Construction wrapped up in November 2012. The final addition to the house was a wood stove to help keep warm on cold nights.
The sun rises behind the structure and sets in front. Throughout the day, the lighting and temperature inside the home fluctuate with the angle of the sun.
Horwitz said the cross-breeze through the house’s door and windows generally keeps the home comfortable during the summer months. As the sun sets over the picturesque skyline in front, its rays reach the back walls and heat up the building; once the sun descends behind the distant hills, the temperature drops with it and the landscape transforms yet again as the stars come out.
“Being and living in the building, it definitely is a whole experience about light throughout the day and the night, from watching how the light changes from the morning to right before sunset, when the sun comes in at a certain angle and it lights up all the old wood,” Olson said. “It almost looks like it’s on fire.
“Even at night you get moonlight and see how that moves across the sky. You can see from the fireflies in the field all the way to the stars when it’s clear at night. It’s really this whole experience of light and space. It’s totally different from living in a standard house where you’ve got drywall and a couple of windows.”
Building and living in the glass house has brought the young couple closer together over the years. The two placed every board, beat every nail and made every decision during the construction of the home; now, Olson and Horwitz come to West Virginia to enjoy it whenever they can.
“It sounds really silly, but we hadn’t known each other for that long,” Horwitz said. “I guess we knew each other pretty well, but it’s a great way to get to know someone — just go out in the woods and try to build something bigger than yourself.”
“We’ve done some traveling before we started building the house, but building a home together and making all the decisions for it, you learn a lot about each other,” Olson said.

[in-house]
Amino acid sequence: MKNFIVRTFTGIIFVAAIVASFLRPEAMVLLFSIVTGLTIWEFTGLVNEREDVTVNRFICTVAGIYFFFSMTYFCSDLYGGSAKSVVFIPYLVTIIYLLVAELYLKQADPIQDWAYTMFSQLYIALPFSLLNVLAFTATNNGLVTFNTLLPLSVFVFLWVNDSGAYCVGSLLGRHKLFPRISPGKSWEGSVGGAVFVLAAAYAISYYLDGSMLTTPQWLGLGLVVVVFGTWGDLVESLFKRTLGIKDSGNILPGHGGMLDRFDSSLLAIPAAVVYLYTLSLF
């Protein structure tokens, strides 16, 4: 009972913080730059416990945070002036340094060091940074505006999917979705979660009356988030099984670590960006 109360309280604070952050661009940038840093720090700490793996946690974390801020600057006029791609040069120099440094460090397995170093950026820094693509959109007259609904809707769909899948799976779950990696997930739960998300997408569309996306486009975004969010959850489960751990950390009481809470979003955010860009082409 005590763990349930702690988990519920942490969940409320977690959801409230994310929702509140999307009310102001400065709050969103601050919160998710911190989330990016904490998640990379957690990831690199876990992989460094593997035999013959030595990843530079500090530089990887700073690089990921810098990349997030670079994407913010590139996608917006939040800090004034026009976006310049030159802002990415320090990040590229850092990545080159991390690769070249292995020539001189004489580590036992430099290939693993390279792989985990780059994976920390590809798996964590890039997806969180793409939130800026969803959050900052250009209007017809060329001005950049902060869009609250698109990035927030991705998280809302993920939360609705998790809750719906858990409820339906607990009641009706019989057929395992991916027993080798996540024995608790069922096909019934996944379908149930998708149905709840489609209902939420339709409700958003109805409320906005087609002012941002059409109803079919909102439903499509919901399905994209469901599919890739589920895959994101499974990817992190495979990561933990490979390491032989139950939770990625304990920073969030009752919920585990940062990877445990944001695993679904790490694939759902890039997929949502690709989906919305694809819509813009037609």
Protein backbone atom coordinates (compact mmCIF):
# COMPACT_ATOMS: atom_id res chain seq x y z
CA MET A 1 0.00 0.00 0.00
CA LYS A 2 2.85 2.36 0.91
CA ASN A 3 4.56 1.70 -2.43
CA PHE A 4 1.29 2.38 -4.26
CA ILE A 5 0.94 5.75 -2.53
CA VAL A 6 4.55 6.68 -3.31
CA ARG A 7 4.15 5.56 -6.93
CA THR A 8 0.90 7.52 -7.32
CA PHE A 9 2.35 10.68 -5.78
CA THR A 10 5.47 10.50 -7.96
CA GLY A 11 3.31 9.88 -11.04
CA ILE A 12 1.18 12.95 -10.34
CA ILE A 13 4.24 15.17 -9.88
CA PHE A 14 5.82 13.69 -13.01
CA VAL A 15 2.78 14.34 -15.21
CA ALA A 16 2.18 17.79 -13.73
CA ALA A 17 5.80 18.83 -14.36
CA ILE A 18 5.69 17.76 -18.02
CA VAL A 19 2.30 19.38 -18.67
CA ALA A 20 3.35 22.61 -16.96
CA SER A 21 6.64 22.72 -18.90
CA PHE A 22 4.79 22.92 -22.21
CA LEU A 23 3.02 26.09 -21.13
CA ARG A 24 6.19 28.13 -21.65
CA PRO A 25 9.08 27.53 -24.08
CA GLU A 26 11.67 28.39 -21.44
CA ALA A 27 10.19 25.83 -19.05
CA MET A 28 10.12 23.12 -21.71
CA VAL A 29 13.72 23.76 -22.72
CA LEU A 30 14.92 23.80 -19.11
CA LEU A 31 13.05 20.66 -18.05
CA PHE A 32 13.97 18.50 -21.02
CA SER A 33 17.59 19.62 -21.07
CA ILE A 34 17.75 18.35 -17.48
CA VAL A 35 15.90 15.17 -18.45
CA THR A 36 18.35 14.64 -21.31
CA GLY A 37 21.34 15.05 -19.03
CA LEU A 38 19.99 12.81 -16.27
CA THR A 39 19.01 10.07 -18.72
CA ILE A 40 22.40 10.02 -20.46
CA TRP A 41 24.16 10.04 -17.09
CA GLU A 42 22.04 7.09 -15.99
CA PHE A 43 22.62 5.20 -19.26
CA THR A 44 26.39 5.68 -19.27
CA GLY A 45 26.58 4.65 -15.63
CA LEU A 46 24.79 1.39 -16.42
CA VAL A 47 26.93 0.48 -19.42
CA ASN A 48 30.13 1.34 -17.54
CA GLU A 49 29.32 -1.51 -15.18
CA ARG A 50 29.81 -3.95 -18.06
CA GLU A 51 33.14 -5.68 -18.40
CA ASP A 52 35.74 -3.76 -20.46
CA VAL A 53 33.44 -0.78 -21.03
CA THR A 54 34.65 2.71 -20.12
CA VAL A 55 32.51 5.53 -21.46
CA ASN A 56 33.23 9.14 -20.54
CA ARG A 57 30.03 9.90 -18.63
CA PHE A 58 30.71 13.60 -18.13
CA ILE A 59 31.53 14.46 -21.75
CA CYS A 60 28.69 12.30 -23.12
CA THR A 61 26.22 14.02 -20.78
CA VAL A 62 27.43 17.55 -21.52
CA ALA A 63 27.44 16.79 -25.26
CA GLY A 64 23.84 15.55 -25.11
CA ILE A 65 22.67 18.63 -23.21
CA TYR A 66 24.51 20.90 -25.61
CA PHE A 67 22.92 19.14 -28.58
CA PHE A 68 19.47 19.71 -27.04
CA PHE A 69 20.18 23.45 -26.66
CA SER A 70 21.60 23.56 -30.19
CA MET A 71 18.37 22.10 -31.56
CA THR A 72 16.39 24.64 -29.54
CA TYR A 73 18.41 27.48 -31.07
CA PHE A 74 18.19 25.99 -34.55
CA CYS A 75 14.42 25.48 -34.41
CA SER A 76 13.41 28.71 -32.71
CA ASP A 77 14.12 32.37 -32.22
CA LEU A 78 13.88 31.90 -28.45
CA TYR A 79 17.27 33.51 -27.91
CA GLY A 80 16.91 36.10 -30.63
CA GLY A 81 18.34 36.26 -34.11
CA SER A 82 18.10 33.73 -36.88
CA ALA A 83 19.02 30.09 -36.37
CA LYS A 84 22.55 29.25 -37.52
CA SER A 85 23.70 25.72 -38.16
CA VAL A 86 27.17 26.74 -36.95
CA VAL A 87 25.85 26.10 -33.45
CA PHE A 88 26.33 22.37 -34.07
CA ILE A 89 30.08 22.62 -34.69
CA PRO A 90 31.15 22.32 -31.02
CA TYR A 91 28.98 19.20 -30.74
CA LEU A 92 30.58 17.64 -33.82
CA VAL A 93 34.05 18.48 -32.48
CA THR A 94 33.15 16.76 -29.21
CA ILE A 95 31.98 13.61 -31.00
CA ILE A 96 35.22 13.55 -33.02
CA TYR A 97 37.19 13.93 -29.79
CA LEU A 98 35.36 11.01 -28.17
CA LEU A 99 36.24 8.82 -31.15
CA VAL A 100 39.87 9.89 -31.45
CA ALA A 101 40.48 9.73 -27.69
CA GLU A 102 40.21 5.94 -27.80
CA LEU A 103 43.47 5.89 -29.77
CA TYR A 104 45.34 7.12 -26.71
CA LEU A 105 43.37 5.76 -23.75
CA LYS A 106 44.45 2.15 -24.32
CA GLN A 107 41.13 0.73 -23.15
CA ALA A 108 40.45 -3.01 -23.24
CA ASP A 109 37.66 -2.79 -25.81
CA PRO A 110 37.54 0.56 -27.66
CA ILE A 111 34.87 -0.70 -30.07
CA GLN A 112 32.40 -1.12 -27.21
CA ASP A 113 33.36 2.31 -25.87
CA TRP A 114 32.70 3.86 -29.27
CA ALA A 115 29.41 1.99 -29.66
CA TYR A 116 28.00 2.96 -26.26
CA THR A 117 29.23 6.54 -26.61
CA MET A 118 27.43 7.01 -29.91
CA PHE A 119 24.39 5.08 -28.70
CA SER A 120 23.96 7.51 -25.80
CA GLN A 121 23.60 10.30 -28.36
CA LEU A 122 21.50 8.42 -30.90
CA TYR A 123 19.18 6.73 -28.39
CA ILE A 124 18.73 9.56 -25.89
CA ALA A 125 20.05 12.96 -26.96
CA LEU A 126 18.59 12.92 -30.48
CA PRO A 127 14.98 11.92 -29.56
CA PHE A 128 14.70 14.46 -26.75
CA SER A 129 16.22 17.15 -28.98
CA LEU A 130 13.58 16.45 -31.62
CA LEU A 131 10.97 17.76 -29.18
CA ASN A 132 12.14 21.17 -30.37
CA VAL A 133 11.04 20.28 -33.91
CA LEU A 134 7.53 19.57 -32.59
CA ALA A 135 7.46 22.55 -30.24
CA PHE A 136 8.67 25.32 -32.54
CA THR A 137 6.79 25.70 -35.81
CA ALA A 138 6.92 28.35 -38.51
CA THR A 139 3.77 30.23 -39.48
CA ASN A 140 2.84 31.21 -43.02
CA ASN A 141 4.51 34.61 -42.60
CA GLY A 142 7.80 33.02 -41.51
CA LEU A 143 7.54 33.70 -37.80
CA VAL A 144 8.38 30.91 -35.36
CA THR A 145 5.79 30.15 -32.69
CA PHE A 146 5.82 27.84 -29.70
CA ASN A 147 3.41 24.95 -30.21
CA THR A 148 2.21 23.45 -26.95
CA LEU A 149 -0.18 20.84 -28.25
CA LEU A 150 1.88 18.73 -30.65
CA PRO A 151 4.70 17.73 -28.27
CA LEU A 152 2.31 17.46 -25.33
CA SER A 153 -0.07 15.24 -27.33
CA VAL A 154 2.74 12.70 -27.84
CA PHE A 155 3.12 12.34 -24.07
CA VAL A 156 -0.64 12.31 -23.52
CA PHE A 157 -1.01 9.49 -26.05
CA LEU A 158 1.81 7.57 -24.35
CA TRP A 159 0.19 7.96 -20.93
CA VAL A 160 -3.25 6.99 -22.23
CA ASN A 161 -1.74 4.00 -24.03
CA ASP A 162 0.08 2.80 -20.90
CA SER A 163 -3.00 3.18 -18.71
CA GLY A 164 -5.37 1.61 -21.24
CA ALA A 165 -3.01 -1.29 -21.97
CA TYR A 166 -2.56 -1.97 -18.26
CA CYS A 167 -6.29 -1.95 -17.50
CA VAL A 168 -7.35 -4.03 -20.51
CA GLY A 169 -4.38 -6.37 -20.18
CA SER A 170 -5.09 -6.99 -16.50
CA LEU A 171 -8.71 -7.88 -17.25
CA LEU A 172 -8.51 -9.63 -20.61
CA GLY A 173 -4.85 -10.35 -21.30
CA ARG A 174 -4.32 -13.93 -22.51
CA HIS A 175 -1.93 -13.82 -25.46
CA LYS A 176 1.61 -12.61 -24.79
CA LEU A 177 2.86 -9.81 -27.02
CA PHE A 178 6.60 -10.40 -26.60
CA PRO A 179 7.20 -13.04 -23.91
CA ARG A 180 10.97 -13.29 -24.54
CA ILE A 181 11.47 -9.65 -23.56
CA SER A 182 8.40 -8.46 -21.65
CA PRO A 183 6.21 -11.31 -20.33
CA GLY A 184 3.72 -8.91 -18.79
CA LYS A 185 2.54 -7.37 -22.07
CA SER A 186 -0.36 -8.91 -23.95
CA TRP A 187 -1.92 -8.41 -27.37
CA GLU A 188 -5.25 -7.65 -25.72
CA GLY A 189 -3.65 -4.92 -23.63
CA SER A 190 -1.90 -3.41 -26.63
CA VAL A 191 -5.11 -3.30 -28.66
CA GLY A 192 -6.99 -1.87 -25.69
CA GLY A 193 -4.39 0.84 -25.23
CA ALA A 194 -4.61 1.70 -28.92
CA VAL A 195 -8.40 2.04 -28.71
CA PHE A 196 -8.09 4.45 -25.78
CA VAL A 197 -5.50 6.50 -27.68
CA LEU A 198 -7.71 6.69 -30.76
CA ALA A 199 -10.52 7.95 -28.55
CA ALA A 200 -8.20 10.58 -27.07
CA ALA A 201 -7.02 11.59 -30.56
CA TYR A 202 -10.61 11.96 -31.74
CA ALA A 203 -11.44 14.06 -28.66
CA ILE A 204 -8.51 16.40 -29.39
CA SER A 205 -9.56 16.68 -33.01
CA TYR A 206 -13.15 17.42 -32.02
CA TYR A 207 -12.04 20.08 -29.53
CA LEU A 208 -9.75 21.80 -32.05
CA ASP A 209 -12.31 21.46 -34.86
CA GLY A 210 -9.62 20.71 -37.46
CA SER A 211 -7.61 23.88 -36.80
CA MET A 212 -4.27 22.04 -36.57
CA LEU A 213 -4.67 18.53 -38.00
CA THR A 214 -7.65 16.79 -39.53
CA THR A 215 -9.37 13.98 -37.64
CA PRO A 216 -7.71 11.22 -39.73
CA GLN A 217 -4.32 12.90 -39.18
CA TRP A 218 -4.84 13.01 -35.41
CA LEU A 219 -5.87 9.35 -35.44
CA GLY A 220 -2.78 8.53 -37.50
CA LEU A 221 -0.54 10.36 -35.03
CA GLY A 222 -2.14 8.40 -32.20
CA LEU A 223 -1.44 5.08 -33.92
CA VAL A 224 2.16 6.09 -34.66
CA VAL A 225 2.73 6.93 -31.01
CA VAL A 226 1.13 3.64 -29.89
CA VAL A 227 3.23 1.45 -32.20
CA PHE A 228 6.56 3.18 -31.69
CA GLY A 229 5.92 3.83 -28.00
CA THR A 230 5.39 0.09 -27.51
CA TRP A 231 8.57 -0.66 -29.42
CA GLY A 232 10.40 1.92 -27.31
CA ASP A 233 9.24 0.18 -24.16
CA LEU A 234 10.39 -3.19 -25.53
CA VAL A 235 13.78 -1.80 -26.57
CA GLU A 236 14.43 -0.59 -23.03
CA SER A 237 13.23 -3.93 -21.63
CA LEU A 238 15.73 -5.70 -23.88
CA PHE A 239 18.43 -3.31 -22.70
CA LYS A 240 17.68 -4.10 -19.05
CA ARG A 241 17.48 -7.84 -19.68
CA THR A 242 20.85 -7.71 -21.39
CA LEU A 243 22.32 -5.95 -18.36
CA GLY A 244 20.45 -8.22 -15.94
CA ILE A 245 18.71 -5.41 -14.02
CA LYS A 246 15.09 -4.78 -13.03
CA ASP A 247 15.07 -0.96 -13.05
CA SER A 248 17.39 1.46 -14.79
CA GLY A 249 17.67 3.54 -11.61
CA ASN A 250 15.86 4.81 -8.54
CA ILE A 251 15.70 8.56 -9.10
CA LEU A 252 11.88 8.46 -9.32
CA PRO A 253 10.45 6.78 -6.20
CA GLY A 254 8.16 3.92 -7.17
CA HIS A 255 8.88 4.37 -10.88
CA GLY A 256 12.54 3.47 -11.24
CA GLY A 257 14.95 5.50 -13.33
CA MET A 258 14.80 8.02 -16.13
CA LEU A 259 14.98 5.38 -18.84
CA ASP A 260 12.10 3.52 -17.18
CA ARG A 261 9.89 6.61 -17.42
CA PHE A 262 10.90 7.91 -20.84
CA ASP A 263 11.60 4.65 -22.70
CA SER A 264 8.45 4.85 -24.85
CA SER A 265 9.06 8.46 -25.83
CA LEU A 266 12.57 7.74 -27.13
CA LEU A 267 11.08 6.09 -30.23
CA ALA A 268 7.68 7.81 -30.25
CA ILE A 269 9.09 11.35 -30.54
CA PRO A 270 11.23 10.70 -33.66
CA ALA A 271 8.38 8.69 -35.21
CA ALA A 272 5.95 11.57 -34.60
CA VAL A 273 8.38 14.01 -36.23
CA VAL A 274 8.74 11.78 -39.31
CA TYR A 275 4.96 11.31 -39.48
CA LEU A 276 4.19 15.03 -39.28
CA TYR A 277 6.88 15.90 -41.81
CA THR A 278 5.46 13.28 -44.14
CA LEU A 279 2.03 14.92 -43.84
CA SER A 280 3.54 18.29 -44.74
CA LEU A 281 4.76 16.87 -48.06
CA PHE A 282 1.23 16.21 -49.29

Their home has received attention nationally on home and design blogs for its simple, open design and sustainability. Being in a remote area, they thought nobody other than friends and family would ever know about it. It began to gain notoriety after Matt Glass and Jordan Wayne Long, two of Olson’s grad school friends, visited his house and featured it as part of their web documentary series, Half Cut Tea.
“We never really thought anyone would see it when we built it,” Horwitz said. “It’s kind of funny that now it’s everywhere.”
Right now, they are spending a month at the glass house. They are in the process of building a deck behind the house to make an outdoor kitchen, so they can cook meals and make coffee.
The couple has some more ideas for the place, such as treehouses, boardwalks and “more things to come” — and Olson has even started work on a log cabin on the property that will be suitable for year-round living, but Horwitz jokes “that’s in the 10-year plan.”
For now, the couple is looking forward to spending the rest of the month in their “dream home.”
“It’s super beautiful to be so connected to the land around you. You’re kind of forced to be,” Horwitz said. “You’re really in it and you’re really experiencing it and you don’t get to close yourself off from the outside world like you can in most structures.”